Dresses! Evening gowns! Shoes! Accessories! What does fashion have to do with YA nonfiction? Read on, my lovelies. For, like Stephen Colbert’s segment, The Word, it all comes together in the end. Hint: think the shape of things.
Toward the end of summer I was deep into a new book project. My interviews were transcribed and the chapters pretty close to a final draft. Follow-up questions were written in red. The photographs were cued to match the text. I could see what was missing and knew how to get it. That’s what I would call a fine month’s work.
This all came together in a lovely rented home in Columbia County, New York, where I had nothing more to do but write, eat delicious food, write, drink chilled wine, write, and watch magnificent sunsets. No TV. Infrequent Internet. We were miles away from newspapers, bills, and arguments over the debt ceiling. Writing does have its perks.
But, and there’s always an anxious “but” with writers. My “but” was I couldn’t find a shape to my book. It was a burlap bag of information. Where’s the beginning, how does it end, and when does that ubiquitous arc we know and love show its beautiful arabesque? My editor, agent, and writer-friends told me not to worry, “It will come, just keep working.” I agreed that it would happen, but when? I wanted to see it now. No, not now, yesterday. And so I returned home to the city, home to all-of-the-above mentioned annoyances that keep creativity from a fevered pitch.
Meanwhile, at the Metropolitan Museum of Art, the Alexander McQueen show, Savage Beauty, was winding down. It had been on view for months, and to tell the truth, I had little interest in visiting a crowded fashion show. As the lines at the museum grew longer and longer, the hype louder and louder, I panicked. Am I missing one of the biggest shows in the history of the Met? Then again, do I really want to schlep all the way uptown and stand in line for hours to see clothes? I can do that just as well at Bergdorf’s. Friends whose taste I respect insisted, “It’s not fashion, it’s art!”
“Really.” Finally, societal pressure got the better of me, and two days before the show closed I gave up my BEST writing hours to see fashion – I mean art.
By 9:30 the lines stretched from the second floor, around the halls, down the staircase, out the door, down the grand steps, around the block and into Central Park. But members could go right in. Although I’m a curmudgeon when it comes to viewing art en masse, I took advantage of my membership and went in. Savage Beauty was fascinating – stunning. I learned that Alexander McQueen began a new collection with a concept, and that he laid his work out on a storyboard. Hmmm. Writers do that. The concepts were based on nature, history, cultures, poetry, Darwin, primitivism, and “the dark side of life.” Writers work with these ideas, too. Instead of expressing these themes in writing or painting, he used ostensibly incompatible materials and the female shape. There was a McQueen quote that particularly resonated with me: “People find my things sometimes aggressive. But I don’t see it as aggressive. I see it as romantic, dealing with a dark side of personality.”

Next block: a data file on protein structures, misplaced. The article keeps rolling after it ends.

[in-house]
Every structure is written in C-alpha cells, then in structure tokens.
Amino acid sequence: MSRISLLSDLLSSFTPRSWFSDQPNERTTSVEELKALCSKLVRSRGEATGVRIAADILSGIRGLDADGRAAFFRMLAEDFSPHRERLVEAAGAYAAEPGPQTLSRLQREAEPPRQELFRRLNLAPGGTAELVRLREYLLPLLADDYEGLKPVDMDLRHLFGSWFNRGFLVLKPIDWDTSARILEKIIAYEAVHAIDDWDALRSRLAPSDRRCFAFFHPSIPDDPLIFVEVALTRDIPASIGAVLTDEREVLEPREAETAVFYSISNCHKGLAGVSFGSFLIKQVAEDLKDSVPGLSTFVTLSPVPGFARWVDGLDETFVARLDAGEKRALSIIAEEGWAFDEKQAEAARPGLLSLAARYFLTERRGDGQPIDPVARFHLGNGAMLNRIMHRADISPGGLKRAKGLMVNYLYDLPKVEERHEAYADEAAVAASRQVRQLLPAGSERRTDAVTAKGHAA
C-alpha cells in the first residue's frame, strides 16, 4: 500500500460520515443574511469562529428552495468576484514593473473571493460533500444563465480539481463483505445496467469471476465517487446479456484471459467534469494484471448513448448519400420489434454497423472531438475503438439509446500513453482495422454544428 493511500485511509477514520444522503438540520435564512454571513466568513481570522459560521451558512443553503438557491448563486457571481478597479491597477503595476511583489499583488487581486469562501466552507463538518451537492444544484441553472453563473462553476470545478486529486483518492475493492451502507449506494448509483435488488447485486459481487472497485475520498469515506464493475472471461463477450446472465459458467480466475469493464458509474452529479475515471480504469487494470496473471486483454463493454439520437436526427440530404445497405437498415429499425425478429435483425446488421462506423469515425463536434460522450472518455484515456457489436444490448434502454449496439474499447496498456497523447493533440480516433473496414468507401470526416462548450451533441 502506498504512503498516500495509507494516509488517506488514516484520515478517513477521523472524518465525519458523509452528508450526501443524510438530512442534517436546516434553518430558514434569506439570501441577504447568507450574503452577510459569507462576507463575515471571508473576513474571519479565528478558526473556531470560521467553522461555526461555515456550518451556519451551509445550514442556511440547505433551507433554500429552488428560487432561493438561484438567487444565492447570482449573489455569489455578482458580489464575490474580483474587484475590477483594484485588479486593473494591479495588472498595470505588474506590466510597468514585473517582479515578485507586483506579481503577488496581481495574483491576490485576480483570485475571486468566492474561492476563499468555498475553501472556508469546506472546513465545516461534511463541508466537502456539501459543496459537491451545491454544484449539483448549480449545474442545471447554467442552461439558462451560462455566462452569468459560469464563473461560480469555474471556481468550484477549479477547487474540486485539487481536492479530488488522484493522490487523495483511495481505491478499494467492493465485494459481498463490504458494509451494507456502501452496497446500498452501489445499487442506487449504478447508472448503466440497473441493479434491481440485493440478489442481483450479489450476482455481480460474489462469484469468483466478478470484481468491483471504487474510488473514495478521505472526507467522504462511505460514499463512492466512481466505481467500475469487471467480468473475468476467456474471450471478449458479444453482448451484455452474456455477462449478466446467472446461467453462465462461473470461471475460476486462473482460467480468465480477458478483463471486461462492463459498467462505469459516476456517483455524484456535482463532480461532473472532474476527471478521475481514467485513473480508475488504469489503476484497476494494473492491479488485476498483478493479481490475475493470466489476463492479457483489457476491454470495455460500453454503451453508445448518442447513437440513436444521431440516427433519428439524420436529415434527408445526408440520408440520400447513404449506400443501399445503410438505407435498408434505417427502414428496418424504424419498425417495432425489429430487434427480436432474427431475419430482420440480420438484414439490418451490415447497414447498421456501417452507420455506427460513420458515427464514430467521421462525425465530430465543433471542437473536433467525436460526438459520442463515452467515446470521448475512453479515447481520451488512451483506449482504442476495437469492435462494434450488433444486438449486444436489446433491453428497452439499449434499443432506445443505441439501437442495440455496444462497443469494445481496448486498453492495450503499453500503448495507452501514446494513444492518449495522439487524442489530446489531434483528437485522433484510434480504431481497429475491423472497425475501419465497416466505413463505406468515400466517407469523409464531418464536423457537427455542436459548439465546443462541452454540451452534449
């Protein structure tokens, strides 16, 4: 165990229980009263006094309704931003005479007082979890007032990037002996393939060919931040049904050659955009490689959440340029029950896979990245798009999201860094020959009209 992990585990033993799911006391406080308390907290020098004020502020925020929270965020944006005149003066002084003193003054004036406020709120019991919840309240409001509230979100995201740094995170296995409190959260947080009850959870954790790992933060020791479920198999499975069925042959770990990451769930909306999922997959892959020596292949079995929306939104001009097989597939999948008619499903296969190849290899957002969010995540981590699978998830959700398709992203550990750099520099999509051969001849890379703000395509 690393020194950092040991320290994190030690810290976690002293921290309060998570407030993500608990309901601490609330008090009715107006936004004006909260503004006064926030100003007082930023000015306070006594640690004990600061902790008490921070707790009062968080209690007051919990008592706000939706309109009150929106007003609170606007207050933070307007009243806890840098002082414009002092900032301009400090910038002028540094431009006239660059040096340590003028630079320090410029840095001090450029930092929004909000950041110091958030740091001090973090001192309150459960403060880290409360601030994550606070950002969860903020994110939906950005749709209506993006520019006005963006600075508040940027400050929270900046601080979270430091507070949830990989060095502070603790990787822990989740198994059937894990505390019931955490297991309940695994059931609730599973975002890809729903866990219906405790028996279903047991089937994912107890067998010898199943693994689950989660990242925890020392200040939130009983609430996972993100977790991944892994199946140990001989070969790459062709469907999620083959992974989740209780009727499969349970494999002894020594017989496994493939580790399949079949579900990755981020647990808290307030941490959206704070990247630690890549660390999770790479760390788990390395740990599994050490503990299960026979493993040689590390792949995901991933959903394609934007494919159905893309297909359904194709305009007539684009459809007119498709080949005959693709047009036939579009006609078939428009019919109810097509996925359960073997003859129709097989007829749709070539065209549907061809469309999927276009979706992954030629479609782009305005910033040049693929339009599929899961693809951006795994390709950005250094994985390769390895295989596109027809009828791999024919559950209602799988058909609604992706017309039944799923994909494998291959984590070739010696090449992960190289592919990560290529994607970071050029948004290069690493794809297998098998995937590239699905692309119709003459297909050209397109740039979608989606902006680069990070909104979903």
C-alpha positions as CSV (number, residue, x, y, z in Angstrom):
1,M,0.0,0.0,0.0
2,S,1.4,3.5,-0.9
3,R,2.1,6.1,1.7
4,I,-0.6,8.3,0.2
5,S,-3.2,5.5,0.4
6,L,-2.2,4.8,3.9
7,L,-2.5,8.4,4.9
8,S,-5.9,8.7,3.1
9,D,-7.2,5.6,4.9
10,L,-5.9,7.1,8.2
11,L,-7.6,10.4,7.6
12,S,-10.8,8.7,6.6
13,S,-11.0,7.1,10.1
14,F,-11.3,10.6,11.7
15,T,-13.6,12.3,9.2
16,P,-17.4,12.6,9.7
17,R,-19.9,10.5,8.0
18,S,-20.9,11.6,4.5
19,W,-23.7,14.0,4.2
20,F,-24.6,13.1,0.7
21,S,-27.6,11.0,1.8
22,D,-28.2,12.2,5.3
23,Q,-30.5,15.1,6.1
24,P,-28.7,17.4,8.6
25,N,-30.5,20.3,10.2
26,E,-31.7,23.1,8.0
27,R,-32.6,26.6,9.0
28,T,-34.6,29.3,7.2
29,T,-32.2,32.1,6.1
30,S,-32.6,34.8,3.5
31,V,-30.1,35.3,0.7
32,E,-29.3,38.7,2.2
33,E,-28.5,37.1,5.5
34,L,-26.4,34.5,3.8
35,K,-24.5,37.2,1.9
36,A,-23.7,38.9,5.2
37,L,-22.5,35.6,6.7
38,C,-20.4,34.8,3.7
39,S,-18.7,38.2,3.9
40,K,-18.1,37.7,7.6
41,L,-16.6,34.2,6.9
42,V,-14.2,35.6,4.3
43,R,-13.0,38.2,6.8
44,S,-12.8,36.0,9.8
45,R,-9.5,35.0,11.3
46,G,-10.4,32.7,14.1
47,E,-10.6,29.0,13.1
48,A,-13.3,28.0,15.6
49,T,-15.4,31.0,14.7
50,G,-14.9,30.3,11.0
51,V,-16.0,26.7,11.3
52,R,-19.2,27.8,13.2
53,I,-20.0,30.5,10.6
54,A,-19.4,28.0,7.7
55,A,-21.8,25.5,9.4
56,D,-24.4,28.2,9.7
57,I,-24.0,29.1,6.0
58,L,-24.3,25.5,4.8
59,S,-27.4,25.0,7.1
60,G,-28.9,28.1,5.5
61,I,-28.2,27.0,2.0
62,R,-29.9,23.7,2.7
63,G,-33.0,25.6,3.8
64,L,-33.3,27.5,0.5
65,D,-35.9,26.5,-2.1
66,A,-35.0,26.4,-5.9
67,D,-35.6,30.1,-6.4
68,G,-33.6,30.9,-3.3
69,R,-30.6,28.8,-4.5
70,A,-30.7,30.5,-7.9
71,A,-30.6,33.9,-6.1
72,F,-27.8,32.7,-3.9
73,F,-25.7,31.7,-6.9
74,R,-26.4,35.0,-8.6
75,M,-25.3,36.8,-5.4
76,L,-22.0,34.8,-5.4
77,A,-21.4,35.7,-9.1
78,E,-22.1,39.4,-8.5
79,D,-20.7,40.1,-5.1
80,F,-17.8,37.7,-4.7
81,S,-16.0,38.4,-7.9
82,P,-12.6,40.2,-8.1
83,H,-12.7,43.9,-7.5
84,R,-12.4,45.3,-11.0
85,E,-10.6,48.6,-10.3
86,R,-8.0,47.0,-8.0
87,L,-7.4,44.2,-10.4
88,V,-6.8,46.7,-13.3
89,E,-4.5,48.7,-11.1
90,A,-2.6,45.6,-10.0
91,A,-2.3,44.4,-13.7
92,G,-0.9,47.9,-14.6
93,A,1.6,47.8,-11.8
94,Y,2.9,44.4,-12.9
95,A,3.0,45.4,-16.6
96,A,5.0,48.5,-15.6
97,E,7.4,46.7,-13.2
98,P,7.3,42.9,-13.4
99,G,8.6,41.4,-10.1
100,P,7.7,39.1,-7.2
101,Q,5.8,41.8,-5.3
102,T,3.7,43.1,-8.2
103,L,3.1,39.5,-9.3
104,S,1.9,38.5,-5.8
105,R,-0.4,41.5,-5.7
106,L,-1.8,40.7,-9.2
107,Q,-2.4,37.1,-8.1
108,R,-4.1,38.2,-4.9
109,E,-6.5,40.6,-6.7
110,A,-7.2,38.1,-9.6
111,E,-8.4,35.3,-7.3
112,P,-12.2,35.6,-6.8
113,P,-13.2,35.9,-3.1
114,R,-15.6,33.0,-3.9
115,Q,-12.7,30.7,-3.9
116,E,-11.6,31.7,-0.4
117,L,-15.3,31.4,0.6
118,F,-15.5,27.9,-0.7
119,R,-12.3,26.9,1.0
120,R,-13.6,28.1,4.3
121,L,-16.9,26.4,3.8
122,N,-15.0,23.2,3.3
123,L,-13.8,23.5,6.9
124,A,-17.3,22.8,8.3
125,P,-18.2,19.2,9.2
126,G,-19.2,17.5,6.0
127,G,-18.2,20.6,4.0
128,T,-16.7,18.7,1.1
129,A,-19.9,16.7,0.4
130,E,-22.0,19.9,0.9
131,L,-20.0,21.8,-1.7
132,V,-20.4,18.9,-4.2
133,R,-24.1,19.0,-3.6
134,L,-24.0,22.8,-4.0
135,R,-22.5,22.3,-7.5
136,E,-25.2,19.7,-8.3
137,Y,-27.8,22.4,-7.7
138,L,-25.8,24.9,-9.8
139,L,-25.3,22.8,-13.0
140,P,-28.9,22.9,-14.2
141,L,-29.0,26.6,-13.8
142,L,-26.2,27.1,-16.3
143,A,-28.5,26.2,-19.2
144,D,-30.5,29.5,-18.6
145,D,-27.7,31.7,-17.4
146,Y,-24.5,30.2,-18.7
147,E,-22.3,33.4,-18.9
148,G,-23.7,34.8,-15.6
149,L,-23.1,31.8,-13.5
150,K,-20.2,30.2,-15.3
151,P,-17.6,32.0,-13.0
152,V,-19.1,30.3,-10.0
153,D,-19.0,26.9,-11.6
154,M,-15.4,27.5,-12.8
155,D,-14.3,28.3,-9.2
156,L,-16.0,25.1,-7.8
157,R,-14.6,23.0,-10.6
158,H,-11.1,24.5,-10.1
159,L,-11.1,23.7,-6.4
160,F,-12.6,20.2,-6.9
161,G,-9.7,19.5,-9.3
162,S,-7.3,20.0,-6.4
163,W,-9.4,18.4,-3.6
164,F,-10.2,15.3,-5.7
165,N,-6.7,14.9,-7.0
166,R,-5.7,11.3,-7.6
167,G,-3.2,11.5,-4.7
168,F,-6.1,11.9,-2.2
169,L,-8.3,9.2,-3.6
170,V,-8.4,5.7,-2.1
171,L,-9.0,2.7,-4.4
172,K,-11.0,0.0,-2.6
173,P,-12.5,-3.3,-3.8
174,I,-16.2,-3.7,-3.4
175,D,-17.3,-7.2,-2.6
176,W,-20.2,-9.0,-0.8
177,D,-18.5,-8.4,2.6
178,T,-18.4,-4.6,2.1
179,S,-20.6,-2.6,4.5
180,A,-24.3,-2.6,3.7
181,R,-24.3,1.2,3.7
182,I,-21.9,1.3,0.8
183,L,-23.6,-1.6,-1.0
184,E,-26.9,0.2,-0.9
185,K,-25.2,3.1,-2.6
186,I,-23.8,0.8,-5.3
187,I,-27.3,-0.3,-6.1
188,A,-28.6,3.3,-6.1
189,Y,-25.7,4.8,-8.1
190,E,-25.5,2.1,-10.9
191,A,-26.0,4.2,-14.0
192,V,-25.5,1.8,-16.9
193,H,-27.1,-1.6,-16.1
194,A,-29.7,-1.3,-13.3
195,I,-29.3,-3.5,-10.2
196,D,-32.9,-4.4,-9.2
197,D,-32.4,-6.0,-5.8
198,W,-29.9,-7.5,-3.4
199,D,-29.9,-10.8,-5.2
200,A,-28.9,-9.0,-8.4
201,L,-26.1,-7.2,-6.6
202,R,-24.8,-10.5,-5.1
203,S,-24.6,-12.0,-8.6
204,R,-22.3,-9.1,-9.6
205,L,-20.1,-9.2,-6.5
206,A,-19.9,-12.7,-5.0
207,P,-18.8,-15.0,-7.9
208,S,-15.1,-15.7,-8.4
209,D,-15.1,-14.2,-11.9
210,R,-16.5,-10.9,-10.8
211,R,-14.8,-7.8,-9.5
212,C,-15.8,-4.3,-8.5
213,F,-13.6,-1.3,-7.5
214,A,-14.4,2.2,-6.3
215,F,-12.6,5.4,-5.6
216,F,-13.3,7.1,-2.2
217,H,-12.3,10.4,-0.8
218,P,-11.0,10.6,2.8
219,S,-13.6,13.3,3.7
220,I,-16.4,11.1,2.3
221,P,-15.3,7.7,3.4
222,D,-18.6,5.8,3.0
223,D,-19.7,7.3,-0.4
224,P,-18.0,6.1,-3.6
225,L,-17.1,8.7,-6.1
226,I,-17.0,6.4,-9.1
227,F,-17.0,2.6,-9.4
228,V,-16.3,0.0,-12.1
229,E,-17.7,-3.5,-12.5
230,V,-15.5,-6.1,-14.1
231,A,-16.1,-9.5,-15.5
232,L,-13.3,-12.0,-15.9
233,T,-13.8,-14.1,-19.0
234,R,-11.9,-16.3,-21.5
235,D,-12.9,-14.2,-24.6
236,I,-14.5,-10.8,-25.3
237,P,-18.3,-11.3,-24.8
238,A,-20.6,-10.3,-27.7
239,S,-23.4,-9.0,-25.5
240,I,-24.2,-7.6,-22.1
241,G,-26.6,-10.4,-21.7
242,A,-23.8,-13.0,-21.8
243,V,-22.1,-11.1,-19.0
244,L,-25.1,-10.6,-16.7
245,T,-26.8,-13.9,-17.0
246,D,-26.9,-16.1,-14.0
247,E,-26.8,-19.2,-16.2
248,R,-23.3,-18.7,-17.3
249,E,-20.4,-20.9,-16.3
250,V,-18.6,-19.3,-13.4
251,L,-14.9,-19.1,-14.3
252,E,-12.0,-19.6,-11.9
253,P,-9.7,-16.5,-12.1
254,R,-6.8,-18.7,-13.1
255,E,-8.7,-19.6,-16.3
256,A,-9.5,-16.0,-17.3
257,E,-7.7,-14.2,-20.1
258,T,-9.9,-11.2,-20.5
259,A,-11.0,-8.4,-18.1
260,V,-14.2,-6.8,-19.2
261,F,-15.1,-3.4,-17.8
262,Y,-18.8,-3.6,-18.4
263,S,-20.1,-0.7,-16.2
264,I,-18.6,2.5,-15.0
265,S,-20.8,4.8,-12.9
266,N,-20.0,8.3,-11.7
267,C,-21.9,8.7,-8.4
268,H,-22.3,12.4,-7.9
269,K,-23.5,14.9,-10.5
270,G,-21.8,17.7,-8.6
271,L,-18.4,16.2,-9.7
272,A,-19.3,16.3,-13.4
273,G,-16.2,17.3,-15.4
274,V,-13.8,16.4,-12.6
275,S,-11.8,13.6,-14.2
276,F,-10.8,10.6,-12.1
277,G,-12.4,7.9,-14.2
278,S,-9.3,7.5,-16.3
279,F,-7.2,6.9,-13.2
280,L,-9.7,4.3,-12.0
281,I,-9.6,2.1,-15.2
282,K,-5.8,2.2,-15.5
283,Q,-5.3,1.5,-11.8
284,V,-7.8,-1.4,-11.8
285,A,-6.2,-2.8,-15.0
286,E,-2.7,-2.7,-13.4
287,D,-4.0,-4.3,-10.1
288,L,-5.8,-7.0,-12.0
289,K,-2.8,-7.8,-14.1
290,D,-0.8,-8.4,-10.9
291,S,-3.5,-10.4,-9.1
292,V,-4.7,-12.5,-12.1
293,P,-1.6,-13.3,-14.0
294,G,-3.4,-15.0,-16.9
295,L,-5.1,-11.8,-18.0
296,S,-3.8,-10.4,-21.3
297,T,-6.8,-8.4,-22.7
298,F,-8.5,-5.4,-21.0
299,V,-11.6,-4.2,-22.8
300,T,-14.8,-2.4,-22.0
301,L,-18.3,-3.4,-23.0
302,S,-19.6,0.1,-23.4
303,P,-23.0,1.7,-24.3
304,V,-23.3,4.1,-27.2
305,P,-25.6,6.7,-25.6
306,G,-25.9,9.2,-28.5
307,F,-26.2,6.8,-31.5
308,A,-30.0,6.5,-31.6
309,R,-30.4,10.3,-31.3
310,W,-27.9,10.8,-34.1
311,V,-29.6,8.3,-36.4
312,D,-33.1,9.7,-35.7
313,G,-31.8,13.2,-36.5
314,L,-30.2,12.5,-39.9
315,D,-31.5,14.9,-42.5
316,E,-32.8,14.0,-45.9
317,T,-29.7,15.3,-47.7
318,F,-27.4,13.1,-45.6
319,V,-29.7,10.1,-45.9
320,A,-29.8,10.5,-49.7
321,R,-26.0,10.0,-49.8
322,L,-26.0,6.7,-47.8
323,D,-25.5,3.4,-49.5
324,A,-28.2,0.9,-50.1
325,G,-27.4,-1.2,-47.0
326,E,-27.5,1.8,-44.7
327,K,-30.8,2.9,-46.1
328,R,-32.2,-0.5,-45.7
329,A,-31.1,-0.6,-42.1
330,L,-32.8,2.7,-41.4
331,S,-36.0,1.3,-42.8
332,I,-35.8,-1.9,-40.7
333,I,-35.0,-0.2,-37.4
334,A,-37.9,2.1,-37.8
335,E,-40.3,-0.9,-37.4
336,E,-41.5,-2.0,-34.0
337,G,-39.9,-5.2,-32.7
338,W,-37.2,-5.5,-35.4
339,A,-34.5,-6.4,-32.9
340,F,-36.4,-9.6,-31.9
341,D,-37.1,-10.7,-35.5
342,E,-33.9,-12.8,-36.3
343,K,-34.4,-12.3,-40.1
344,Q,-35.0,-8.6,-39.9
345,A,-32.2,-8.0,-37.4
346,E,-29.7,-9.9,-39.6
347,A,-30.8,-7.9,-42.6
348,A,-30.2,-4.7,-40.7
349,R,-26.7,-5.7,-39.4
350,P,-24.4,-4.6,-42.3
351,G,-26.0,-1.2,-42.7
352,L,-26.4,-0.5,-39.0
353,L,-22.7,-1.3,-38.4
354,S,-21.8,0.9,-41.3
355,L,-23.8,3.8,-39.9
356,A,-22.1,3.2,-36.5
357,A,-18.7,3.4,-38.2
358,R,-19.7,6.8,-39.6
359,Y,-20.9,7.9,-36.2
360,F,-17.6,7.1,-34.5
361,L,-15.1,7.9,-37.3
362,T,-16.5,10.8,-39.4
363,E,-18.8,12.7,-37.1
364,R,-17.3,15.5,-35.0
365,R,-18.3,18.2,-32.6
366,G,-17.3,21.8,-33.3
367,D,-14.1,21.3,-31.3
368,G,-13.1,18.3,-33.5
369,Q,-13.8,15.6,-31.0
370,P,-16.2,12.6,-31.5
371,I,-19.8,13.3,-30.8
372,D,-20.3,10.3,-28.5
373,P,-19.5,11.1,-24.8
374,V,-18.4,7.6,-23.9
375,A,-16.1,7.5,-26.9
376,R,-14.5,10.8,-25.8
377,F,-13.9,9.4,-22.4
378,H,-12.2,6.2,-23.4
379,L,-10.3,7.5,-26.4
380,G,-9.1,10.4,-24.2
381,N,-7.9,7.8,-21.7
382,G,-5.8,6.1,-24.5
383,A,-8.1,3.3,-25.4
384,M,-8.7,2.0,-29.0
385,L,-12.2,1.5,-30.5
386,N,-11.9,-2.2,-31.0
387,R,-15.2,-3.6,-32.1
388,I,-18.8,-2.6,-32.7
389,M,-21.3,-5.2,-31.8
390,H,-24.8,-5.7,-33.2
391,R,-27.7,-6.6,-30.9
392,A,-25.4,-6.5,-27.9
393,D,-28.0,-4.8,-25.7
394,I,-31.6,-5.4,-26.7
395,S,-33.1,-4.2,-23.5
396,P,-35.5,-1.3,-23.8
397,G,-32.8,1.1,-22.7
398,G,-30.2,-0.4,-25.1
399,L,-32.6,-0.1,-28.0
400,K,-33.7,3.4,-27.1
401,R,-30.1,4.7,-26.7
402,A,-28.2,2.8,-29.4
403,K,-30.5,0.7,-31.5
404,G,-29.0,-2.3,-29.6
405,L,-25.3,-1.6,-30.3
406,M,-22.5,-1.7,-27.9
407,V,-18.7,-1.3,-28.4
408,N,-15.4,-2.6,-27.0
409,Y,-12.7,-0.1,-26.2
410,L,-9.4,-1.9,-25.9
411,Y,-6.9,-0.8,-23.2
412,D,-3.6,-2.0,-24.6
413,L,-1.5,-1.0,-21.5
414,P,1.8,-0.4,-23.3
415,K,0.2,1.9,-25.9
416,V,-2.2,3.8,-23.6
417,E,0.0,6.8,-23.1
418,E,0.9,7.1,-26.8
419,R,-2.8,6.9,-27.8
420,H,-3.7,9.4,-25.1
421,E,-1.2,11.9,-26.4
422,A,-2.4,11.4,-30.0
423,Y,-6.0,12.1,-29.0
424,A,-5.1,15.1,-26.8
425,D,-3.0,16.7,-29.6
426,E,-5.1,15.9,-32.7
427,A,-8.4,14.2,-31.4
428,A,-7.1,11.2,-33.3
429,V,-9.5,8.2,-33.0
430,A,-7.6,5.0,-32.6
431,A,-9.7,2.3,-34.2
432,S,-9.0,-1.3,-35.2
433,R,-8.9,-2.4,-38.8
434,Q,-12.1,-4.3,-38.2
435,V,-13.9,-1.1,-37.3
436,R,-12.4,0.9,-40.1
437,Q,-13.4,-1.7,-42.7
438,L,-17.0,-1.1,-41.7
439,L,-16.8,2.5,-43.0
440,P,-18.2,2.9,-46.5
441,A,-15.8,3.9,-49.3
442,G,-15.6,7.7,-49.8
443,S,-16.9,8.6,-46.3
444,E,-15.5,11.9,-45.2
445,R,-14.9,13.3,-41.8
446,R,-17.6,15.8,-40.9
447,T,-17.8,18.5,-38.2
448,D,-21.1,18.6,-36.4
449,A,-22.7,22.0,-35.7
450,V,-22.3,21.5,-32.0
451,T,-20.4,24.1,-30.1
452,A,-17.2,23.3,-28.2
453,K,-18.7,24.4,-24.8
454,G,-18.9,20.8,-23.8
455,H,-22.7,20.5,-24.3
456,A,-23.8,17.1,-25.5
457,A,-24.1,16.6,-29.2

If you missed the show, as I almost did, here’s a link: http://blog.metmuseum.org/alexandermcqueen/about/
All in all this was a most pleasant morning. Now the time had come to return home and face my own kind of shape, one that did not include feathers, aluminum, velvets, and tulle. Deep into the bowels of the subway, onto the C train, I sat staring into nothingness the way New Yorkers do when riding in a crowded, drab tunnel.
All of a sudden, and for no reason, I stood up and said, “I’ve got it! I know the shape of my book.” [No one even looked up, which is a good thing about New York subway riders.] Everything came together: the opening paragraph, the ending, chapter order, and even that pesky little arc. It was all there, oozing from my brain, filling my eyes with images, tingling my soon-to-be typing fingertips. How did this happen?
Visiting Alexander McQueen’s exquisite dark side somehow sparked my own creative juices in a fresh way. Intangible, enchanted flashes of recognition, often by way of osmosis, somehow inspire other artists, writers, and poets. How? Perhaps my science-writing colleagues have a theory? That’s why Alvin Ailey would arrive at rehearsals with piles of art books instructing his dancers to find a shape that best portrays the reasons behind their steps in a ballet. That’s why Uta Hagen would send budding actors to the zoo to watch an animal that best reflects their roles in a play. Art seems to be one big blob, connected, disconnected, transformed into individual ideas. [Note to the Department of Education: this is one reason why you cannot eliminate music, art, and creative writing classes. The loss is greater than the cost.]
I arrived at my stop, raced up the stairs, my head still bursting with new ideas. A quick stop at the corner stand for strawberries and bananas – head in clouds – uneven sidewalk – trip – fall – crack a rib. Writing can be painful but that’s the subject for another blog. My body was in bad shape – but not my book. And that’s the shape of things.
Happy New Year, 5772,